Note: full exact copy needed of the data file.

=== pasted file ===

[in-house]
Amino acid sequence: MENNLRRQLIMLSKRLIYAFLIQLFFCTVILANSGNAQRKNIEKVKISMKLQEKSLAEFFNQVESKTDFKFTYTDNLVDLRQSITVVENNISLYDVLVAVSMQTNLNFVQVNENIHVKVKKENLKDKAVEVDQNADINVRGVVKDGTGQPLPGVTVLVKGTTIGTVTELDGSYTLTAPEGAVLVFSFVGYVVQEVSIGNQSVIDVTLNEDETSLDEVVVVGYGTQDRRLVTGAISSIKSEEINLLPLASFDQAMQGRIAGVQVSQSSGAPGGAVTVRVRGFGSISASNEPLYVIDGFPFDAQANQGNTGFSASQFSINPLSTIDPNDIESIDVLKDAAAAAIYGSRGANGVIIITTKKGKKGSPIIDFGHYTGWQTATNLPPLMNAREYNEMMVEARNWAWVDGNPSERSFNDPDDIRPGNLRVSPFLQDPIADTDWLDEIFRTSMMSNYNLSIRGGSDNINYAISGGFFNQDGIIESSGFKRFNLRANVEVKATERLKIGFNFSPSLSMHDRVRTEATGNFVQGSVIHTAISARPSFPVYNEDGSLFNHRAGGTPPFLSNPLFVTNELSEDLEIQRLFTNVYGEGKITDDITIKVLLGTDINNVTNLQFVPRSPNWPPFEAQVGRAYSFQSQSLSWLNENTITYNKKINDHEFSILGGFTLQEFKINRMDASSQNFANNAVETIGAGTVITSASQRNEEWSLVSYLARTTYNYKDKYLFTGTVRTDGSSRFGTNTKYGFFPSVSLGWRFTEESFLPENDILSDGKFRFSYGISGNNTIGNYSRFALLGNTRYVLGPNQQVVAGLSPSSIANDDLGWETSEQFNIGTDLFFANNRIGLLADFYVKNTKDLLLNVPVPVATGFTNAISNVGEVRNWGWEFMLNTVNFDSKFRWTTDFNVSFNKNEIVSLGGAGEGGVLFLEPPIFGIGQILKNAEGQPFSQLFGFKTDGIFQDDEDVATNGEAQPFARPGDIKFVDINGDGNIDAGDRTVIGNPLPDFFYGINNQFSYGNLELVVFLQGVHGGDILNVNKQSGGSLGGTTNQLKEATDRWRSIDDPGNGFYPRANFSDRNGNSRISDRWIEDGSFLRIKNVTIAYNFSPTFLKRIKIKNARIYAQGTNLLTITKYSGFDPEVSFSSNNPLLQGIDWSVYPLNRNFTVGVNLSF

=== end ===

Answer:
[in-house]
Amino acid sequence: MENNLRRQLIMLSKRLIYAFLIQLFFCTVILANSGNAQRKNIEKVKISMKLQEKSLAEFFNQVESKTDFKFTYTDNLVDLRQSITVVENNISLYDVLVAVSMQTNLNFVQVNENIHVKVKKENLKDKAVEVDQNADINVRGVVKDGTGQPLPGVTVLVKGTTIGTVTELDGSYTLTAPEGAVLVFSFVGYVVQEVSIGNQSVIDVTLNEDETSLDEVVVVGYGTQDRRLVTGAISSIKSEEINLLPLASFDQAMQGRIAGVQVSQSSGAPGGAVTVRVRGFGSISASNEPLYVIDGFPFDAQANQGNTGFSASQFSINPLSTIDPNDIESIDVLKDAAAAAIYGSRGANGVIIITTKKGKKGSPIIDFGHYTGWQTATNLPPLMNAREYNEMMVEARNWAWVDGNPSERSFNDPDDIRPGNLRVSPFLQDPIADTDWLDEIFRTSMMSNYNLSIRGGSDNINYAISGGFFNQDGIIESSGFKRFNLRANVEVKATERLKIGFNFSPSLSMHDRVRTEATGNFVQGSVIHTAISARPSFPVYNEDGSLFNHRAGGTPPFLSNPLFVTNELSEDLEIQRLFTNVYGEGKITDDITIKVLLGTDINNVTNLQFVPRSPNWPPFEAQVGRAYSFQSQSLSWLNENTITYNKKINDHEFSILGGFTLQEFKINRMDASSQNFANNAVETIGAGTVITSASQRNEEWSLVSYLARTTYNYKDKYLFTGTVRTDGSSRFGTNTKYGFFPSVSLGWRFTEESFLPENDILSDGKFRFSYGISGNNTIGNYSRFALLGNTRYVLGPNQQVVAGLSPSSIANDDLGWETSEQFNIGTDLFFANNRIGLLADFYVKNTKDLLLNVPVPVATGFTNAISNVGEVRNWGWEFMLNTVNFDSKFRWTTDFNVSFNKNEIVSLGGAGEGGVLFLEPPIFGIGQILKNAEGQPFSQLFGFKTDGIFQDDEDVATNGEAQPFARPGDIKFVDINGDGNIDAGDRTVIGNPLPDFFYGINNQFSYGNLELVVFLQGVHGGDILNVNKQSGGSLGGTTNQLKEATDRWRSIDDPGNGFYPRANFSDRNGNSRISDRWIEDGSFLRIKNVTIAYNFSPTFLKRIKIKNARIYAQGTNLLTITKYSGFDPEVSFSSNNPLLQGIDWSVYPLNRNFTVGVNLSF